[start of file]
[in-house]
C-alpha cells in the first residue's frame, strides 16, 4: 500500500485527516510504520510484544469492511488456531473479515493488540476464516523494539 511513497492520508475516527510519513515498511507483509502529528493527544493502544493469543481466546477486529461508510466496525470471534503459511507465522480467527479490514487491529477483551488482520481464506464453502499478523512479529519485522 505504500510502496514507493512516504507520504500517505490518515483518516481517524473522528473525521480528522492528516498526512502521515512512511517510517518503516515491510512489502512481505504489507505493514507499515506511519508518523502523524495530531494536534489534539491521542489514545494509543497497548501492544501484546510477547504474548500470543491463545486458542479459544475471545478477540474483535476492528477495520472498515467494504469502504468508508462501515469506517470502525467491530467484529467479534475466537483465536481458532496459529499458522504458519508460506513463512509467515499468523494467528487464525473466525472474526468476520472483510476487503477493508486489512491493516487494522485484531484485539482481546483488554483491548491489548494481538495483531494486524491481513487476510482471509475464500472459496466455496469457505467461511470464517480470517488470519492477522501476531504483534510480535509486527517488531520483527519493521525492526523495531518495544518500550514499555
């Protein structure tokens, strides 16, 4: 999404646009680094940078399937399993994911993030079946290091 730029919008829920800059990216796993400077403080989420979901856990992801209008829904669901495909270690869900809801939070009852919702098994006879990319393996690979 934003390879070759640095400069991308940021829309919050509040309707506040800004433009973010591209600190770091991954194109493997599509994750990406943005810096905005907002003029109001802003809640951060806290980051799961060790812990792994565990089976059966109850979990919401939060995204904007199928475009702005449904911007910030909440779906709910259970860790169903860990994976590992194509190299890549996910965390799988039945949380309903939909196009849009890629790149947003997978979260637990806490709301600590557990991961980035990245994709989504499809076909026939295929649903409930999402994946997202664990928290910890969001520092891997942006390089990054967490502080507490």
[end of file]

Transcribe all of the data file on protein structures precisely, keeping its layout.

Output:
[in-house]
C-alpha cells in the first residue's frame, strides 16, 4: 500500500485527516510504520510484544469492511488456531473479515493488540476464516523494539 511513497492520508475516527510519513515498511507483509502529528493527544493502544493469543481466546477486529461508510466496525470471534503459511507465522480467527479490514487491529477483551488482520481464506464453502499478523512479529519485522 505504500510502496514507493512516504507520504500517505490518515483518516481517524473522528473525521480528522492528516498526512502521515512512511517510517518503516515491510512489502512481505504489507505493514507499515506511519508518523502523524495530531494536534489534539491521542489514545494509543497497548501492544501484546510477547504474548500470543491463545486458542479459544475471545478477540474483535476492528477495520472498515467494504469502504468508508462501515469506517470502525467491530467484529467479534475466537483465536481458532496459529499458522504458519508460506513463512509467515499468523494467528487464525473466525472474526468476520472483510476487503477493508486489512491493516487494522485484531484485539482481546483488554483491548491489548494481538495483531494486524491481513487476510482471509475464500472459496466455496469457505467461511470464517480470517488470519492477522501476531504483534510480535509486527517488531520483527519493521525492526523495531518495544518500550514499555
């Protein structure tokens, strides 16, 4: 999404646009680094940078399937399993994911993030079946290091 730029919008829920800059990216796993400077403080989420979901856990992801209008829904669901495909270690869900809801939070009852919702098994006879990319393996690979 934003390879070759640095400069991308940021829309919050509040309707506040800004433009973010591209600190770091991954194109493997599509994750990406943005810096905005907002003029109001802003809640951060806290980051799961060790812990792994565990089976059966109850979990919401939060995204904007199928475009702005449904911007910030909440779906709910259970860790169903860990994976590992194509190299890549996910965390799988039945949380309903939909196009849009890629790149947003997978979260637990806490709301600590557990991961980035990245994709989504499809076909026939295929649903409930999402994946997202664990928290910890969001520092891997942006390089990054967490502080507490």